A Waiver for an Outdated Regulation

A waiver is defined in Title 22 as a “variance to a specific regulation based on a facility-wide need or circumstance which is not typically tied to a specific resident or staff person.” In a DSS “provider information notice” (PIN) it states a facility must seek a waiver if a healthcare professional, other than a physician, signs the physician’s report or medical assessment. Section 87458(a) states in part “…documentation of a medical assessment, signed by a physician….”

Health & Safety Code 1569.30 requires DSS to write “regulations…not inconsistent with any statute of this state,” and 87458 is inconsistent. Nurse practitioners (NPs) and physician assistants (PAs) under Title 22 section 53810(gg) may act as “primary care providers.” Business and Professions Code 2837 authorizes “a nurse practitioner…to perform specified acts.” Public Law 111-48 states, “The Institute of Medicine of the National Academies has recommended full practice authority for nurse practitioners.
Furthermore, nurse practitioners will assist in addressing the primary care provider shortage by removing delays in the provision of care that are created when dated regulations require a physician’s signature or protocol before a patient can initiate treatment or obtain diagnostic tests”
(emphasis added).

Title 22 has a “dated regulation,” 87458. NPs and PAs can, without the oversight or signature of a physician, “perform a physical exam,” and “establish a diagnosis by client history, physical examination;” and “order, furnish, prescribe, or procure drugs or devices.”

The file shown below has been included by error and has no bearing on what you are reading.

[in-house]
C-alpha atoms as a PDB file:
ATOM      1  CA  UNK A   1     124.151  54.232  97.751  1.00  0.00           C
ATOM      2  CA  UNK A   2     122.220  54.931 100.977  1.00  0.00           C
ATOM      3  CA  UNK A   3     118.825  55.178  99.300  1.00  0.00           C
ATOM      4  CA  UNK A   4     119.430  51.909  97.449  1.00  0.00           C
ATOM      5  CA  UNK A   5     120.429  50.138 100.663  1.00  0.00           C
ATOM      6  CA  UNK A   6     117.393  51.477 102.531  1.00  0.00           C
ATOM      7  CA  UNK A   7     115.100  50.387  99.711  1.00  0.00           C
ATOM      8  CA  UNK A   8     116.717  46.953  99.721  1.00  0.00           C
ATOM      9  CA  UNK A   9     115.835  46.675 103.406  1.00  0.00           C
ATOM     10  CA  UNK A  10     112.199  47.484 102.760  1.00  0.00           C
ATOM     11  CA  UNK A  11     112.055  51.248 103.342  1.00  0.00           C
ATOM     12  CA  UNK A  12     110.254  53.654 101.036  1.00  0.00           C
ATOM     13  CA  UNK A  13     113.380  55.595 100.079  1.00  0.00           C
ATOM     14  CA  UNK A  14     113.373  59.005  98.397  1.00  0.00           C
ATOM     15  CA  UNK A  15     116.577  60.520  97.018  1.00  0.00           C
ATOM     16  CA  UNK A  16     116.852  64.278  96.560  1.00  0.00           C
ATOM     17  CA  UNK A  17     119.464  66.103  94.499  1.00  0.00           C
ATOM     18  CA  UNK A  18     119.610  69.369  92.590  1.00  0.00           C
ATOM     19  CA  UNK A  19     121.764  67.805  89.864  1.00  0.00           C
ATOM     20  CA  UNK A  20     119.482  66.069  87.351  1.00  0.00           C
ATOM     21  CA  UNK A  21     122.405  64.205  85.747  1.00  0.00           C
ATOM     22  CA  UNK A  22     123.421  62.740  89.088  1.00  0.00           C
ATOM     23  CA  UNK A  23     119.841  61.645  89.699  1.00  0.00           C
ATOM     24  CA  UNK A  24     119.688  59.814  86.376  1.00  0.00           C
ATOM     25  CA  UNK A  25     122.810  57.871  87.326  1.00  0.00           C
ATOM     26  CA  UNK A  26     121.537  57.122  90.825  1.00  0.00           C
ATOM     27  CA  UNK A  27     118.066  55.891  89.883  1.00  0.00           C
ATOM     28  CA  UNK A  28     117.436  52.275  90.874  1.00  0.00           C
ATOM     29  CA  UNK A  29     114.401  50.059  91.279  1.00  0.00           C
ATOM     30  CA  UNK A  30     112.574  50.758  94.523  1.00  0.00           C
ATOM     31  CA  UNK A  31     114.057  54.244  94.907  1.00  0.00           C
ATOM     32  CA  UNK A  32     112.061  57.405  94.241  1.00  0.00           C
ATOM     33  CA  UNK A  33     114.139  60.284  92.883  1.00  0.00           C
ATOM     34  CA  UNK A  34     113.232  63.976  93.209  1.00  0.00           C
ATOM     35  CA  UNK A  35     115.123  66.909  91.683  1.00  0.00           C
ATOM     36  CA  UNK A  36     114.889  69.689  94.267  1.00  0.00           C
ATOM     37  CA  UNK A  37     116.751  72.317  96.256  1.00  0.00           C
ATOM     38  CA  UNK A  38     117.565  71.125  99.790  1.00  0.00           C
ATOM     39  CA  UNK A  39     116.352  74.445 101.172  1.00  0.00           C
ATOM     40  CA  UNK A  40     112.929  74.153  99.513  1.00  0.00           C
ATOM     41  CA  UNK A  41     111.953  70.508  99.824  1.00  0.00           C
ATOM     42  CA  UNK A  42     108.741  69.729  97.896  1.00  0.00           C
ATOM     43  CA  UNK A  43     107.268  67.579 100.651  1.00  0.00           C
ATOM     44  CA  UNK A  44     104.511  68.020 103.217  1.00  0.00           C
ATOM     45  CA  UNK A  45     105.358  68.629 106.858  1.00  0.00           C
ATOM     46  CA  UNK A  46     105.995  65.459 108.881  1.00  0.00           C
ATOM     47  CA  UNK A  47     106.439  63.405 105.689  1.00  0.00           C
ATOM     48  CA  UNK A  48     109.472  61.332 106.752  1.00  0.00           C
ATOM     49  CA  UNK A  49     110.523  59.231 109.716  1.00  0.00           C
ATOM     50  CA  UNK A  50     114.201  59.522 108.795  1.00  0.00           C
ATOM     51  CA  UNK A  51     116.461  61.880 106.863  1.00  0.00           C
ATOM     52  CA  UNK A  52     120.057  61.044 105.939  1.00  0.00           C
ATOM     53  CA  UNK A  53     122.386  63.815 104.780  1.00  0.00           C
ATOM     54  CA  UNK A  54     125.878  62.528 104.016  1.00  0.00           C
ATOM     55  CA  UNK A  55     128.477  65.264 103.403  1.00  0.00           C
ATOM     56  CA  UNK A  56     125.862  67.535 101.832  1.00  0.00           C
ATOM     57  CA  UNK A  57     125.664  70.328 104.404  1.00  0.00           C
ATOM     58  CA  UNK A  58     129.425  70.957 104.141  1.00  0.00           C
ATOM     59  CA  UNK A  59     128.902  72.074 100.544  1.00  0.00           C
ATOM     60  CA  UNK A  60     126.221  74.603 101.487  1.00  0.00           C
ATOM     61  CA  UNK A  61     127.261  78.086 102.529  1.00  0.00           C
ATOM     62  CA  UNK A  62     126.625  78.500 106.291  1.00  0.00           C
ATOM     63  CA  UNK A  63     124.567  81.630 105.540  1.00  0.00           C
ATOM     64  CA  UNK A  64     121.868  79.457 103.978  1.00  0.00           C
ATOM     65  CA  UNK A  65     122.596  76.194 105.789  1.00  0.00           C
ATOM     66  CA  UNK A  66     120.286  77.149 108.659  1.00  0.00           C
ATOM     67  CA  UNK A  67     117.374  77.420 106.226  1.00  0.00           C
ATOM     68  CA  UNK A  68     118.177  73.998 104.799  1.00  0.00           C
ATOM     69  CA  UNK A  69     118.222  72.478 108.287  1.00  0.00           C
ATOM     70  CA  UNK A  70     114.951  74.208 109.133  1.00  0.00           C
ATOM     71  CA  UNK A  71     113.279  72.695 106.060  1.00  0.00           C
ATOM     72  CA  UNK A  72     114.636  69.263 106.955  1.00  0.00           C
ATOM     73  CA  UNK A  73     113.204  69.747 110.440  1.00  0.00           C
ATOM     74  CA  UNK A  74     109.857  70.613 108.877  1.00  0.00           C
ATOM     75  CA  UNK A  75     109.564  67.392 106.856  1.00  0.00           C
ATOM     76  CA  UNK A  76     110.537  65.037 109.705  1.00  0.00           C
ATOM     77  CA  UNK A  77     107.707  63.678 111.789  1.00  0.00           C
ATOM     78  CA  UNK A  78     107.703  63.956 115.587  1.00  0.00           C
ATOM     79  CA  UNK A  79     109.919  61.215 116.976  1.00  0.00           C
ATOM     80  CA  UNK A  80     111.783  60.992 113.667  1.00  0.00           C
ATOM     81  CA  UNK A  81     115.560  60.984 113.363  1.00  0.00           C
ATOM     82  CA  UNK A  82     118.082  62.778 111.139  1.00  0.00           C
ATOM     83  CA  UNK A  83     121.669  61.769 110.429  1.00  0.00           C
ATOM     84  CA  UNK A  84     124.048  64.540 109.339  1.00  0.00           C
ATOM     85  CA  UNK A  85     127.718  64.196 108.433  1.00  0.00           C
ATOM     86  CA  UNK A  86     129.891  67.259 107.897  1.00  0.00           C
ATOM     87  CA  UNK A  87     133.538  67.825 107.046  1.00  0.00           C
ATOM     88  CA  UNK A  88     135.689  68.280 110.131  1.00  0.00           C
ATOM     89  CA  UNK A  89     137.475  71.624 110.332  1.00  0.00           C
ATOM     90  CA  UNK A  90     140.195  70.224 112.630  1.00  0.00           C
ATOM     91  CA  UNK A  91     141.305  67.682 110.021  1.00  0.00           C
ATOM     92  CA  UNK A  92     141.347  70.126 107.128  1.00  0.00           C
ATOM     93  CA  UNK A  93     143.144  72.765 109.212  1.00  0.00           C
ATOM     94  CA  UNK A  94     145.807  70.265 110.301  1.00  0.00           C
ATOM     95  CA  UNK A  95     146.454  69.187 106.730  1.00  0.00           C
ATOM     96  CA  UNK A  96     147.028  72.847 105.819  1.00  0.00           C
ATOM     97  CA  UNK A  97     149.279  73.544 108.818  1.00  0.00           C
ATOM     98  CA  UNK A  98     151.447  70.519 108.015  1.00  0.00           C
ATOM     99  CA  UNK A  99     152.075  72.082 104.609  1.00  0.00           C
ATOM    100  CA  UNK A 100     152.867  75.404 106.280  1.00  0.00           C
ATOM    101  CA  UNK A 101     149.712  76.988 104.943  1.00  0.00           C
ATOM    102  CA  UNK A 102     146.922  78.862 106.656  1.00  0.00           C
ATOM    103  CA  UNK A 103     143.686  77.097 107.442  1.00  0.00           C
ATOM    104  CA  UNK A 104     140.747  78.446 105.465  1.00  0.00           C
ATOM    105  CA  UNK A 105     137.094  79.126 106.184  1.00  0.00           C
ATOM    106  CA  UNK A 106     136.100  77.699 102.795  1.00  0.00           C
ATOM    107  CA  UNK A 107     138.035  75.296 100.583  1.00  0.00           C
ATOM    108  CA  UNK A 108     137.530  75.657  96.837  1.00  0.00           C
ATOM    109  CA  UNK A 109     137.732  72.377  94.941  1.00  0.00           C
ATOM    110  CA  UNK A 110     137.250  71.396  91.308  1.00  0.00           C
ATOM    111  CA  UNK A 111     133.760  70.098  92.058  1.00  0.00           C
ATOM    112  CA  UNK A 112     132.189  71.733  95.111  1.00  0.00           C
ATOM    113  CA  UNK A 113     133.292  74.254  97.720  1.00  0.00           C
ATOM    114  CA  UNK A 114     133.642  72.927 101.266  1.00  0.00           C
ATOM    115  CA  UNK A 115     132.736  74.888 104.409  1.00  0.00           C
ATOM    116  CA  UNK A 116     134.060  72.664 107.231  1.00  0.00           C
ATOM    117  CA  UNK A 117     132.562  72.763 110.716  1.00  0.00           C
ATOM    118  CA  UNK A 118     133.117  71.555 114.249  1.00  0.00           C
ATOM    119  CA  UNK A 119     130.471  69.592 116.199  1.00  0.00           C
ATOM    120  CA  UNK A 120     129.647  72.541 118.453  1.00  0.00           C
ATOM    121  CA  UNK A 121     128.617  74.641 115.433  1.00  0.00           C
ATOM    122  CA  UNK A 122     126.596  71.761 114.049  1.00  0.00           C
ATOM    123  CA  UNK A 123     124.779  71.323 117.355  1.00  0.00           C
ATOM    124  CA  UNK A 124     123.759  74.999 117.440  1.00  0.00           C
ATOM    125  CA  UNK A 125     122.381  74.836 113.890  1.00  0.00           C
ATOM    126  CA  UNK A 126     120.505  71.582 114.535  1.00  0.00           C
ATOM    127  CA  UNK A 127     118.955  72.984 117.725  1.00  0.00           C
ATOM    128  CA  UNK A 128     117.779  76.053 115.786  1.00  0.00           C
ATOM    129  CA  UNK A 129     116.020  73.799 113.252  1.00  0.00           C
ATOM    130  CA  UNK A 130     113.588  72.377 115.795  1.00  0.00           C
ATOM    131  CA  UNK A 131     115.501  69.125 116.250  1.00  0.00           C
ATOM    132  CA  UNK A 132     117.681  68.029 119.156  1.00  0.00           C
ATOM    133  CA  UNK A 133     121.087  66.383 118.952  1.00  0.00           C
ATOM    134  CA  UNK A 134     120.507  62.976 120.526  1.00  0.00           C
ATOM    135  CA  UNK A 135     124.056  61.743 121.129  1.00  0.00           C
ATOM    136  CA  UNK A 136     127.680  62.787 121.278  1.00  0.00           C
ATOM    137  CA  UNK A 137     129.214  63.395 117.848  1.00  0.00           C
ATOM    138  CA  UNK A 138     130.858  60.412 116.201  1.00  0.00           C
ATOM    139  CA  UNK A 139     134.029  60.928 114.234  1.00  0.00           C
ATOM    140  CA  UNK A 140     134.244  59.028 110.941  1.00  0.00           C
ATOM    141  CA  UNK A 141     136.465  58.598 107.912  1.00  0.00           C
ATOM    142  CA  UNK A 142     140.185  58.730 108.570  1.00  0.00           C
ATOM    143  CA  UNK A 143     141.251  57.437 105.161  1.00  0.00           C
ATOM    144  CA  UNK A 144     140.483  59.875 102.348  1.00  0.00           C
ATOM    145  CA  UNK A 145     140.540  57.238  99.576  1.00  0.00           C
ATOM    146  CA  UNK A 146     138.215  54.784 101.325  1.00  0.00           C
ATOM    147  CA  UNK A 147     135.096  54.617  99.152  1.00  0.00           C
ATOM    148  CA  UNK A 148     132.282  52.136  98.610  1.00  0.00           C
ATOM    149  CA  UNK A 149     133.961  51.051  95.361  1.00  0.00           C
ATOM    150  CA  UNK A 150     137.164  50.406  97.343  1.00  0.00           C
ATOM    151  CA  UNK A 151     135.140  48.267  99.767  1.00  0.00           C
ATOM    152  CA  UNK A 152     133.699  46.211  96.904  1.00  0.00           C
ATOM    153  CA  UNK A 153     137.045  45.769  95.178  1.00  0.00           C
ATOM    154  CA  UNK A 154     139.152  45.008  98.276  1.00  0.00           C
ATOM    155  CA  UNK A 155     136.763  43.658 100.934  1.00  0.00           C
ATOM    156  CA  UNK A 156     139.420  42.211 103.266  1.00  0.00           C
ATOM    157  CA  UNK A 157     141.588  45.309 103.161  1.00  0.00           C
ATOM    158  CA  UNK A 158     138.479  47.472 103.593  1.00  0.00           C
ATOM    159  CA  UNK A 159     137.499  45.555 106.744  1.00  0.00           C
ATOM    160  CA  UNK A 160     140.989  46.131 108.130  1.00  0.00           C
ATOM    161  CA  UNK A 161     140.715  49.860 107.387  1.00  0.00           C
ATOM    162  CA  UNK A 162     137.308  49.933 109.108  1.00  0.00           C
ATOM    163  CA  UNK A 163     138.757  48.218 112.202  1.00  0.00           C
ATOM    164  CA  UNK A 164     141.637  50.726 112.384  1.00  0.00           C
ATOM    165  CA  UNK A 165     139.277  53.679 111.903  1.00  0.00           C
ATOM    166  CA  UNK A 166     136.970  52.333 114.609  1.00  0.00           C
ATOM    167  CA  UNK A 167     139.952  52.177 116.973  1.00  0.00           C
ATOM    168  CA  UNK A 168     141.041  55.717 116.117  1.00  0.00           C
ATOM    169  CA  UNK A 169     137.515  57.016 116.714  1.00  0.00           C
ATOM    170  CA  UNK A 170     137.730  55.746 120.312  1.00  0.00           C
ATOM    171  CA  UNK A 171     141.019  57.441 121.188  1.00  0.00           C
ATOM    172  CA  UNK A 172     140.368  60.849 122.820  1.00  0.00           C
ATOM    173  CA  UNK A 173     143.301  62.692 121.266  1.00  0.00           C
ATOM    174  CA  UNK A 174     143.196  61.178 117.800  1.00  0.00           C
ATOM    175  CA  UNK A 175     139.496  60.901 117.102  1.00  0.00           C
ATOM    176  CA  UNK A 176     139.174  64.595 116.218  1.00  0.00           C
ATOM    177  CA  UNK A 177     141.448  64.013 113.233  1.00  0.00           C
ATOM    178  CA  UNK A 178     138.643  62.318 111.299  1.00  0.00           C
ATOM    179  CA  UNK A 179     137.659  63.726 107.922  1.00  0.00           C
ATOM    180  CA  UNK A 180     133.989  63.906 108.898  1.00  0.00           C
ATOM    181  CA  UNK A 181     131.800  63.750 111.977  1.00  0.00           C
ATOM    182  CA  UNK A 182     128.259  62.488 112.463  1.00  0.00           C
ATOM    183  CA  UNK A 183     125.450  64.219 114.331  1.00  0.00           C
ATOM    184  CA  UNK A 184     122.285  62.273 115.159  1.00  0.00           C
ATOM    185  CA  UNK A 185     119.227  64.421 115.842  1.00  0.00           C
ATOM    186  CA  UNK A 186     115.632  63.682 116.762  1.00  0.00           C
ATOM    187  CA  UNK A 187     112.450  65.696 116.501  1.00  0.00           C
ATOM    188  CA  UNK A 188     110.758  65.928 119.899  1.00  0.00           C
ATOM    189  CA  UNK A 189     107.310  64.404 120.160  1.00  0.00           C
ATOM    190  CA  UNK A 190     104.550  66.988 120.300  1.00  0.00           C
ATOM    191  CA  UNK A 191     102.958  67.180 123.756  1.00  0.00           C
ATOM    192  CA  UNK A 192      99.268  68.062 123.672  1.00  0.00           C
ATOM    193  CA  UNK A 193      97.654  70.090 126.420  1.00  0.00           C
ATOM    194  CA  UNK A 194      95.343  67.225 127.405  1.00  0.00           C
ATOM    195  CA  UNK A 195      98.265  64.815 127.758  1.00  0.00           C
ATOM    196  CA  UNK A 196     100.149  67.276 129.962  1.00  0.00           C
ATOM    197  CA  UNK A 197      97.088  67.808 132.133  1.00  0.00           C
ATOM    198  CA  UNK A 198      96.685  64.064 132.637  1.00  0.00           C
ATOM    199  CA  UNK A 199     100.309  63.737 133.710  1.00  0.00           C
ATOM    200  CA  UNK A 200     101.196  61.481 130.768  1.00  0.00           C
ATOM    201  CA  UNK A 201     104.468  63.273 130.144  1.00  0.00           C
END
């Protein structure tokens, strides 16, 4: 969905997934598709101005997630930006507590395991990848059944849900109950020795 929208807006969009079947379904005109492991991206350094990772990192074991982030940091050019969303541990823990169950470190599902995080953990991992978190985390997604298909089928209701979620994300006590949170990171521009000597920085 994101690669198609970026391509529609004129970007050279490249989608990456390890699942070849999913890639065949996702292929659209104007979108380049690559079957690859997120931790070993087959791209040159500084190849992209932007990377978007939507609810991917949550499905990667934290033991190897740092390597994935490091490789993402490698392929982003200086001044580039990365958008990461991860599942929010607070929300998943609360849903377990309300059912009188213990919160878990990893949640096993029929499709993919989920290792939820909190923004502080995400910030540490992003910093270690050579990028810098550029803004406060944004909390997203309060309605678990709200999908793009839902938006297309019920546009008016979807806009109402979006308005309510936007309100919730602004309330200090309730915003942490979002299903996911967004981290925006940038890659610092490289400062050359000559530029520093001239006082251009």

According to the American Academy of Physician Assistants, PAs take histories, perform physical exams, order diagnostic and therapeutic procedures, formulate working diagnoses, and develop and implement treatment plans, all independent of a physician. However, DSS PIN 19-01- ASC insists a waiver must be obtained for a facility to accept a resident’s medical assessment signed by a licensed medical professional other than a physician. That regulation is “dated.” PAs and NPs can sign medical assessments and facility should not have to get a waiver from a clearly outdated (inconsistent with law) regulation.

Business and Professions 2837 made 87458 “dated,” but DSS prefers memos over regulation updates.